Brewington, Marion V.   1970  Chesapeake Sailmaking.   Maryland Historical Magazine Volume 65, Issue 2.

Holmes, Edwin F.  1985  A History of Thimbles.  Cornwall Books, New York.

Matchett, R. J.  1822  C. Keenan’s Baltimore directory for 1822 & ’23 : together with the eastern and western precincts, never before included : a correct account of removals, new firms, and other useful information. R. J. Matchett, Baltimore.

Nettles, Dean 2019   Shipbuilding and the Rise and Fall of Sails. Baltimore Industry Tours. http://www.baltimoreindustrytours.com/shipbuilding.php

O’Regan, Deirdre  2014  New Sails for an Old Ship—Building Sails for the Charles W. MorganSea History 147.  Summer 2014. https://www.mysticseaport.org/voyage/restoration/new-sails-for-an-old-ship/ Website accessed June 5, 2019.

Ouija, The Wonderful Talking Board– a Baltimore Original


Figure 1.   Metal game board spinner from the Aged Home for Colored Men and Women, Baltimore. Photo courtesy of the MAC Lab.

Winter is still upon us and what better way to spend a cold, dark evening than settled by the fire with a board game and a few friends?  Whenever I visit my 30-something nieces and nephews, we make sure to schedule time for a game night (which usually turns quite raucous as the evening progresses!).  Board and card game popularity has been on the rise over the last eight years, driven largely by millennials (Graham 2016).  It will come as no surprise to readers that this recent upsurge in interest is part of a long history of board games.

The period between the 1880s and the 1920s has been described as the “Golden Age” of board games in America (Hofer 2003).  Their popularity was enhanced by mass production, which made games inexpensive and easily available.  The game board spinner shown in Figure 1 was found among other artifacts from an 1870-1910 Methodist Episcopal retirement home for African American men and women. 

Not many people realize that Ouija, a board game still popular today, was invented in Baltimore in the late nineteenth century.  We’ve all come under its spell at one time or another – usually, I suspect, as young and impressionable children.  Who hasn’t fallen under the lure of a hushed candlelit room, a tingling spine and a table set with a Ouija board and its promise to put us in touch with the departed? 

Figure 2. The popularity of Ouija was celebrated on the cover of the
Saturday Evening Post in 1920.

The Ouija board was created by Elijah Bond, a Baltimore attorney, and produced by the Kennard Novelty Company.  Several years prior, spiritualists in the Midwest had begun using “talking boards” as a means to make communication with the deceased easier to understand (McRobbie 2013).  These talking boards were the precursors of the product Bond and his partners patented in 1891.  The Ouija board contains all the letters of the alphabet, numbers from 0 to 9, and the words “yes”, “no” and “goodbye”.  When players put their fingers on a small heart-shaped wooden or metal piece called a planchette, spiritual forces will guide them to letters and numbers spelling out a message from the beyond (Figure 3).  And Ouija was instantly popular: by 1892, the Kennard Novelty Company had gone from one factory to six: with two factories in Baltimore and the others in Chicago, New York and London.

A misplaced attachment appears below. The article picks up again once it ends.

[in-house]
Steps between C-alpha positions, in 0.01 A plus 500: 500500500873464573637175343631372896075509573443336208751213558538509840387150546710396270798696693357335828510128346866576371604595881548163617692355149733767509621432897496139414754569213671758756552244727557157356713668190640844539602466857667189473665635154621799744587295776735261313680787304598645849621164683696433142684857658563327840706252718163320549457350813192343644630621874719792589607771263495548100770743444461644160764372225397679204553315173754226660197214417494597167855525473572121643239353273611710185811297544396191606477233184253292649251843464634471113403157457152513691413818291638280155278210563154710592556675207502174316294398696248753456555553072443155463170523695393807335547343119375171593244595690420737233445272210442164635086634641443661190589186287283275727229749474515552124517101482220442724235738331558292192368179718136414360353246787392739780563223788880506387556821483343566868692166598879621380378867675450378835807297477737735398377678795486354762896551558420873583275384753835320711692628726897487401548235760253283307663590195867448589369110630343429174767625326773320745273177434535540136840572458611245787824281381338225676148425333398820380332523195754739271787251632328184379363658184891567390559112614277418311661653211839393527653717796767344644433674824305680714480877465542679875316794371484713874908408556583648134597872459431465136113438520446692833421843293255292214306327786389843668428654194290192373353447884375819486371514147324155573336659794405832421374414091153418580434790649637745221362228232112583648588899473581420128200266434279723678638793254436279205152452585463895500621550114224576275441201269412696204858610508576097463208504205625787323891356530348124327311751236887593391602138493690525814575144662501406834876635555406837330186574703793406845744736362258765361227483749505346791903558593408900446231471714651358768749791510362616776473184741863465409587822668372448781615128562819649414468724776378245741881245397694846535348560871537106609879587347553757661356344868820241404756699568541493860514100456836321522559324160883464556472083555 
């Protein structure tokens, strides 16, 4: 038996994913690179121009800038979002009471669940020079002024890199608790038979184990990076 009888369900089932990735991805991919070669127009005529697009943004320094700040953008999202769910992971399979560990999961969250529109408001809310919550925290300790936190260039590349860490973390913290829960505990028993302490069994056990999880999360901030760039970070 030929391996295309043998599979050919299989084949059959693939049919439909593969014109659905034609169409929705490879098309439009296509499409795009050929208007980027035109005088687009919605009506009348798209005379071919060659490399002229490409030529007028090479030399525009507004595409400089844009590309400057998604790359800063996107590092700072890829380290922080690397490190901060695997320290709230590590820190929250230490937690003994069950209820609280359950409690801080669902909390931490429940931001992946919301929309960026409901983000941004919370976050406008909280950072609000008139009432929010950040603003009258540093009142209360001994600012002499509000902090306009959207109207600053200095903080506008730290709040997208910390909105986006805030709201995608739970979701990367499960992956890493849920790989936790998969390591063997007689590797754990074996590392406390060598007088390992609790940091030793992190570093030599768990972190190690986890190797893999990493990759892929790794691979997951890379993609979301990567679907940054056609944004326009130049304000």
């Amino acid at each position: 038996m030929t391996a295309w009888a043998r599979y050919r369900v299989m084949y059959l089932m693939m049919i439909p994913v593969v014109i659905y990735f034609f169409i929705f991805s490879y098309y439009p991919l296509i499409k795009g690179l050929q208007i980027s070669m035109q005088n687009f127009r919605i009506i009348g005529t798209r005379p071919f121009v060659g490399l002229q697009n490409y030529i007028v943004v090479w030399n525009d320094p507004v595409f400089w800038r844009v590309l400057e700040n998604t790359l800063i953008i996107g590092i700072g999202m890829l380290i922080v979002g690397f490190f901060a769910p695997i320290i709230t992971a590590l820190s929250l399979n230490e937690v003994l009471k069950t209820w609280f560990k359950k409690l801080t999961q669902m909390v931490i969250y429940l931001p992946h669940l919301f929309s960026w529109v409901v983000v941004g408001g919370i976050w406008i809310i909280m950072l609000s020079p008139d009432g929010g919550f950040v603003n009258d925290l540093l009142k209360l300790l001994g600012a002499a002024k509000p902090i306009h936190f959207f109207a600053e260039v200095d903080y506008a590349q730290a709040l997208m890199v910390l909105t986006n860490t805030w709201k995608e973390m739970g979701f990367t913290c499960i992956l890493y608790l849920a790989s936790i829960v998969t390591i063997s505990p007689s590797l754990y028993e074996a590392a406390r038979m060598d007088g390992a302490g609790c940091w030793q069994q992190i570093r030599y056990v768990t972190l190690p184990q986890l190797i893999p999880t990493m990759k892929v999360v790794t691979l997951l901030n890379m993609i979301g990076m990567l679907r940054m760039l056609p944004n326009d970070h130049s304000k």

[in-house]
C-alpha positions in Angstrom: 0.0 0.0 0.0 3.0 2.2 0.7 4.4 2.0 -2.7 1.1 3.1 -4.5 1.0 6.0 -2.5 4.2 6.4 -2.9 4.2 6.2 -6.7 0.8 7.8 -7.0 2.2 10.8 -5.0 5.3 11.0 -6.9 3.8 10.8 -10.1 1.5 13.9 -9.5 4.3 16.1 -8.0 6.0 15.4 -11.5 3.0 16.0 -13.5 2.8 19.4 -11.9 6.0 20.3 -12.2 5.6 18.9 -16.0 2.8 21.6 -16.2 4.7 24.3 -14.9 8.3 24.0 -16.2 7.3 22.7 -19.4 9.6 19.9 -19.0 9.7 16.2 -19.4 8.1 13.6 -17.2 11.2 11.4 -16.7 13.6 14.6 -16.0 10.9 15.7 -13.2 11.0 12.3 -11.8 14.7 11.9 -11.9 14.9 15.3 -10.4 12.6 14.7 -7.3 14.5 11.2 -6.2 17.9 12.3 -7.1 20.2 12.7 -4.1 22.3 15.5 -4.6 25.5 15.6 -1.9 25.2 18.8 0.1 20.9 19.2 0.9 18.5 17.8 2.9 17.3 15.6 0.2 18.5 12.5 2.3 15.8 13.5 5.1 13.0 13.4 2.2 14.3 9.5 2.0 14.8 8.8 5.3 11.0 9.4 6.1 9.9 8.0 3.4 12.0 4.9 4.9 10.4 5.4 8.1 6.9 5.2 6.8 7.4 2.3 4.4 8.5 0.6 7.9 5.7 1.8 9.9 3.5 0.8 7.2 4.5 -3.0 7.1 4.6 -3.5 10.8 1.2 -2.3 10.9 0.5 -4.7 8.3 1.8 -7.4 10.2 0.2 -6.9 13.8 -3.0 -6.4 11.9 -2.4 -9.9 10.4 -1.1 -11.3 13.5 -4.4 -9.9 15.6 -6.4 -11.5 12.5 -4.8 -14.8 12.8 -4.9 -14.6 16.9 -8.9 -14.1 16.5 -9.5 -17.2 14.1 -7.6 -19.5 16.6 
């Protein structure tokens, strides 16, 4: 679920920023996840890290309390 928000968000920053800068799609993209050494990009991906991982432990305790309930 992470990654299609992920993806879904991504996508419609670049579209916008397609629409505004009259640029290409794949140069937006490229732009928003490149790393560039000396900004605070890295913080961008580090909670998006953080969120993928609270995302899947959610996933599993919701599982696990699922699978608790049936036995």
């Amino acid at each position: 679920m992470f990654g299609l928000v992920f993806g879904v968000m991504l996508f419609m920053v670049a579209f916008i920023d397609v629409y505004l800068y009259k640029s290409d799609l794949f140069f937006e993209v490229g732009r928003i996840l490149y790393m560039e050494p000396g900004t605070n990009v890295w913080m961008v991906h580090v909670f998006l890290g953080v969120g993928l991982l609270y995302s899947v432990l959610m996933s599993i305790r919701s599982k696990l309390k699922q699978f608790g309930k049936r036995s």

The invention of Ouija and its popularity can be attributed to the rise of belief in spiritualism in Victorian America and Britain (McRobbie 2013).  In America, this movement began in the late 1840s when the three Fox sisters convinced people of their ability to communicate with the deceased.  Adherents of Spiritualism believed such communication was possible and engaged in this activity through seances, automatic writing or gatherings where participants were seated around a table that would spin or shake through no apparent human intervention.  Some of the great intellectuals of the nineteenth century, including Sir Arthur Conan Doyle, evolutionary biologist Alfred Russel Wallace and Charles Dickens were believers in spiritualism.  Queen Victoria participated in seances after the 1861 death of her husband, Prince Albert, and was said to have received messages from him (Diniejko 2016).  Mary Todd Lincoln sought the assistance of spiritualists after the death of her son, William, in the early 1860s.

Figure 3. Players placed their fingers on the planchett and waited for spirits to guide it to spell out a message. Photo courtesy of Bettman/Corbis.

While the Spiritualism movement lost energy later in the nineteenth century as mediums were exposed as frauds, the popularity of Ouija board has waxed and waned over the years.  In times of economic uncertainty or turmoil, such as the years around World War I and during the Great Depression, the popularity of the Ouija surged.  Some people believed that the Ouija board was a bad influence and a court case was held in the 1920s to determine if it was a toy (Thorpe 2018).